Smart cities for all ages

An older man rides his bicycle along a street. In the background is a brightly coloured mural.We discuss the population ageing as if older people are a problem and a burden. Apart from being an ageist proposition, it does little to change matters. When we talk of “empowering older adults” to engage in active ageing, who took the power away in the first place? Was it the advent of secluded congregate living that seduced older adults into feeling “secure”? Or was it something else? Regardless, research continues on ways to make people “feel capable and safe”. 

An article in The Conversation begins, “Senior citizens need help and encouragement to remain active as they age in their own communities.” It is not clear why this is specific to older people. The article continues to explain how a city can provide digital infrastructure for the local information older people need. Three solutions are proposed for keeping older adults, indeed everyone, active and healthy:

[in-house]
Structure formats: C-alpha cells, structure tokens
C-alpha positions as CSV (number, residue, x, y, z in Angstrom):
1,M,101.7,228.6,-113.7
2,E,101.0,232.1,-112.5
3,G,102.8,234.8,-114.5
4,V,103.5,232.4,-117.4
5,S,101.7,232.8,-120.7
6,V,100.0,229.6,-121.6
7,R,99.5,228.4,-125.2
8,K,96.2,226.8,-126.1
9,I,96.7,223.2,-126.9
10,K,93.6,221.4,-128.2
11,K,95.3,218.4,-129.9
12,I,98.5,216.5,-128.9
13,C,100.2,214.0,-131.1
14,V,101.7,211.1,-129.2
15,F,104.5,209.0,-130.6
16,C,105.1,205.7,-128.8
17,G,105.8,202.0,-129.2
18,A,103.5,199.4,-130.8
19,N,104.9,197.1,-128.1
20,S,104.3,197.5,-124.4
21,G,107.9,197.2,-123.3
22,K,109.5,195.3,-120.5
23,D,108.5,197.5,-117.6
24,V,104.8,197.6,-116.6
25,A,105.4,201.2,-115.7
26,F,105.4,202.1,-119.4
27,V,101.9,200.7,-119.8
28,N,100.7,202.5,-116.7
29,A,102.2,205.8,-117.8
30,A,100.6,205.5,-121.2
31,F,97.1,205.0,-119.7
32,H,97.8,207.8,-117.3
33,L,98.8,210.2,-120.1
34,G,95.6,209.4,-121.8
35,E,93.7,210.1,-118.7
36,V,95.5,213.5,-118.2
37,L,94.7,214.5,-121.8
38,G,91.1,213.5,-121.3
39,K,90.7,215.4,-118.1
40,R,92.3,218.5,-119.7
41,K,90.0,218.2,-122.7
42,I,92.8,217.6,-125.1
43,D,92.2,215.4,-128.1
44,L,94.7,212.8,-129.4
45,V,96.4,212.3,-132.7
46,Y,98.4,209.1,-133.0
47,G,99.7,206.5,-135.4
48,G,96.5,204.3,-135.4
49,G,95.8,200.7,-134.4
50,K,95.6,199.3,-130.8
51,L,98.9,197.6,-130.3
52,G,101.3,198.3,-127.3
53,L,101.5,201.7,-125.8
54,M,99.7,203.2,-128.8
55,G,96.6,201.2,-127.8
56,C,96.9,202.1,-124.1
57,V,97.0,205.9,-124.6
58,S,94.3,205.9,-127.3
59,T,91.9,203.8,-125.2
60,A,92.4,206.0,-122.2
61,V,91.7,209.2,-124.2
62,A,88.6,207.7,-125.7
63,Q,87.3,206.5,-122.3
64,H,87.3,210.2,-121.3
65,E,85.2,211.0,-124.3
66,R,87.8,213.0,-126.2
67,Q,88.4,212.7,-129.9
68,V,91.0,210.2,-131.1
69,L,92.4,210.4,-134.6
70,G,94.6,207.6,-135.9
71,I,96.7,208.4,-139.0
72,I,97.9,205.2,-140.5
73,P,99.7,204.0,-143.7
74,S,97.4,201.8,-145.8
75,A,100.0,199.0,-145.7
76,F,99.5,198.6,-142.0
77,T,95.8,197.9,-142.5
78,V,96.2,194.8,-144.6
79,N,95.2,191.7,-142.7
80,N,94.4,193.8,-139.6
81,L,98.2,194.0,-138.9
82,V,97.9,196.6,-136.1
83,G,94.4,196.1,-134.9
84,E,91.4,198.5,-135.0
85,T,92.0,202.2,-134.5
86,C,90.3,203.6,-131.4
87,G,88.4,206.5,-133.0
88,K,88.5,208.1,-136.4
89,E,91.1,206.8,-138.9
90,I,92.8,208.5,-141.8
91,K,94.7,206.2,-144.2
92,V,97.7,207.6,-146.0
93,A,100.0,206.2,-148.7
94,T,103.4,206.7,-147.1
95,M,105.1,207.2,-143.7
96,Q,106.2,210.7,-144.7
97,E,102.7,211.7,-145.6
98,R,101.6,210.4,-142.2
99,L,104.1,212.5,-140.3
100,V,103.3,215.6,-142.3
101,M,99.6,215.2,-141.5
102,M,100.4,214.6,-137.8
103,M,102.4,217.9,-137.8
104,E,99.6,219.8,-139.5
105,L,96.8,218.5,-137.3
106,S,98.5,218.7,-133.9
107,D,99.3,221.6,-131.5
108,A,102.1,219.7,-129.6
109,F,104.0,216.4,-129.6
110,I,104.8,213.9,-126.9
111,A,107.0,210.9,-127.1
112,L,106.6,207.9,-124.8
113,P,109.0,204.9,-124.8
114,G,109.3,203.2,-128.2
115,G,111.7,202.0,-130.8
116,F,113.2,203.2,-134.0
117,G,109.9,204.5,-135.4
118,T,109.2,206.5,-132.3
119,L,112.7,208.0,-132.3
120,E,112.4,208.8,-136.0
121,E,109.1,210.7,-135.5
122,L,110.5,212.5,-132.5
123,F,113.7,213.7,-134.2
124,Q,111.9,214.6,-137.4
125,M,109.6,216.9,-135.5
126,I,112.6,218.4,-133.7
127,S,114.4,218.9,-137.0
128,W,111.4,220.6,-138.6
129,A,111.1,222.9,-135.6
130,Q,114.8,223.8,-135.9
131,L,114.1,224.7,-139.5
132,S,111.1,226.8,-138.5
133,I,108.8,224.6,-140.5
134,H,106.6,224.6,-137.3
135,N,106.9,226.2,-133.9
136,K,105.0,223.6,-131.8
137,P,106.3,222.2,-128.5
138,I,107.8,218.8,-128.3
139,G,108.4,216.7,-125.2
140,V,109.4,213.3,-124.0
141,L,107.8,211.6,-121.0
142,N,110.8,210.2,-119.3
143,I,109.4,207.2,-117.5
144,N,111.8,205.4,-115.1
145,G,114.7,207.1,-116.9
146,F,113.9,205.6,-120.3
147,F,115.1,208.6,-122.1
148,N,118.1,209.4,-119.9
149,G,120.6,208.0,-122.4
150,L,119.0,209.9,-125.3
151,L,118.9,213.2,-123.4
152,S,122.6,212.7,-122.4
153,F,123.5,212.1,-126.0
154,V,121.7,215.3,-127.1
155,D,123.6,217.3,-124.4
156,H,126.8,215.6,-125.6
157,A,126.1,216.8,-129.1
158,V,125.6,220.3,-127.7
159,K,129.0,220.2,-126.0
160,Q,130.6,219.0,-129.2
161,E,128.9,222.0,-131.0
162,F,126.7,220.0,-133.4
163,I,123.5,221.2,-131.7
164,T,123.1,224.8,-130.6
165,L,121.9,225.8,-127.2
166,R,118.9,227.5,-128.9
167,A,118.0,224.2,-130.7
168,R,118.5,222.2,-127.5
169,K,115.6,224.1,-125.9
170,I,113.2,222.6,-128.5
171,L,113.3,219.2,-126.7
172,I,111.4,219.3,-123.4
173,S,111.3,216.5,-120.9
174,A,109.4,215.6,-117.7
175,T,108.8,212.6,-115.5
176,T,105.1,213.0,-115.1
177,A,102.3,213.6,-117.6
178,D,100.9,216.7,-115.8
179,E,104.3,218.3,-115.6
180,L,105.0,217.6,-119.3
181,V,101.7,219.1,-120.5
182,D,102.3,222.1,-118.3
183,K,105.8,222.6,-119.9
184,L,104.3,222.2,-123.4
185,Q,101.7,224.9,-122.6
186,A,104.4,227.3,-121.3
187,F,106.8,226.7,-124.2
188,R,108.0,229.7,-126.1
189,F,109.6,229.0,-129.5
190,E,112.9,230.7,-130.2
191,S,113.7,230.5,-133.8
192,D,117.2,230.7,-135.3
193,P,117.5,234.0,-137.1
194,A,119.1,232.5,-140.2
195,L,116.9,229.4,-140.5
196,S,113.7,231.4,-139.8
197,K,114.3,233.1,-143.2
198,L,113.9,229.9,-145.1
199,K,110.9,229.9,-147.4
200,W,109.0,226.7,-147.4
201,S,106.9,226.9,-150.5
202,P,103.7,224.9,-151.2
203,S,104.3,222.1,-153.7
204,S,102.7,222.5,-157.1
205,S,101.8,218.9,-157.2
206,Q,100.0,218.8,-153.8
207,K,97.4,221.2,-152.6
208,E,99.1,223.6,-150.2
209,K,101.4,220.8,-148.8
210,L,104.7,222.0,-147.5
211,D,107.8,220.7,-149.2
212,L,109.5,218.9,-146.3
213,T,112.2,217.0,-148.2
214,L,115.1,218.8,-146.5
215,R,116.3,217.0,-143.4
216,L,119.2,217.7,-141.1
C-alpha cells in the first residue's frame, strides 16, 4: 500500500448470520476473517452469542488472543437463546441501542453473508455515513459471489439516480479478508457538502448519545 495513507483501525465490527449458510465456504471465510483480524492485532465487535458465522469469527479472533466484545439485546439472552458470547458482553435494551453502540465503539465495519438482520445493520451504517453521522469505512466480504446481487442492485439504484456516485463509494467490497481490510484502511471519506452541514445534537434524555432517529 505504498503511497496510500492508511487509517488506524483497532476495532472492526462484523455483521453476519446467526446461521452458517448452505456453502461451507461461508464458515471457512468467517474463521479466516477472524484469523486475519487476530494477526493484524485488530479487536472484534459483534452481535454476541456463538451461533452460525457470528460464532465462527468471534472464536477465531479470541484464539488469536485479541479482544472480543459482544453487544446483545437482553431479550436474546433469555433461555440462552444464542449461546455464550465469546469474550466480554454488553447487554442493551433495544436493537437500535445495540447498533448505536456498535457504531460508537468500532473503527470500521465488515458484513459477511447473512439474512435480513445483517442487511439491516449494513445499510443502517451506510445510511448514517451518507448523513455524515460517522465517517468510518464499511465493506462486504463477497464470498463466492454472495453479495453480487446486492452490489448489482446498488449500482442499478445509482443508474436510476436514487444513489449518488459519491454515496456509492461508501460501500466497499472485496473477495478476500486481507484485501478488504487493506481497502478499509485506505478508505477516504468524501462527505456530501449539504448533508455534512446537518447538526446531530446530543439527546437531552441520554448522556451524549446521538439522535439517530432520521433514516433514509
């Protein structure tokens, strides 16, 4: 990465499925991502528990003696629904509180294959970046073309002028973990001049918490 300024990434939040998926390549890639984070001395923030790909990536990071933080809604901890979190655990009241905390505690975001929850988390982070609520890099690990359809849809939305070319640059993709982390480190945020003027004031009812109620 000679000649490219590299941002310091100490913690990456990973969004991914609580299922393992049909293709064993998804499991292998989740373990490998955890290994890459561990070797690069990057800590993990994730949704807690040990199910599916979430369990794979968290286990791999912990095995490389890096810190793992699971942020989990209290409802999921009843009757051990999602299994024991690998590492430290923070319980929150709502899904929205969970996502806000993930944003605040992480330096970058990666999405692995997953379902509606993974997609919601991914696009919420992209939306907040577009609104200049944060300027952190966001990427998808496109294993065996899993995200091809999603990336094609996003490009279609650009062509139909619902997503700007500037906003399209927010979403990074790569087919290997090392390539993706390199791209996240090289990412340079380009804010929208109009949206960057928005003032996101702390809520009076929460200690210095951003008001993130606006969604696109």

1. Replace ageism with agency for improved quality of life.
      2. Connect to smart city data to get the right information.
      3. Include co-design in planning for greater participation and inclusion. 

A previous post on Ageing in neighbourhood rather than retirement villages reports a similar approach to population ageing.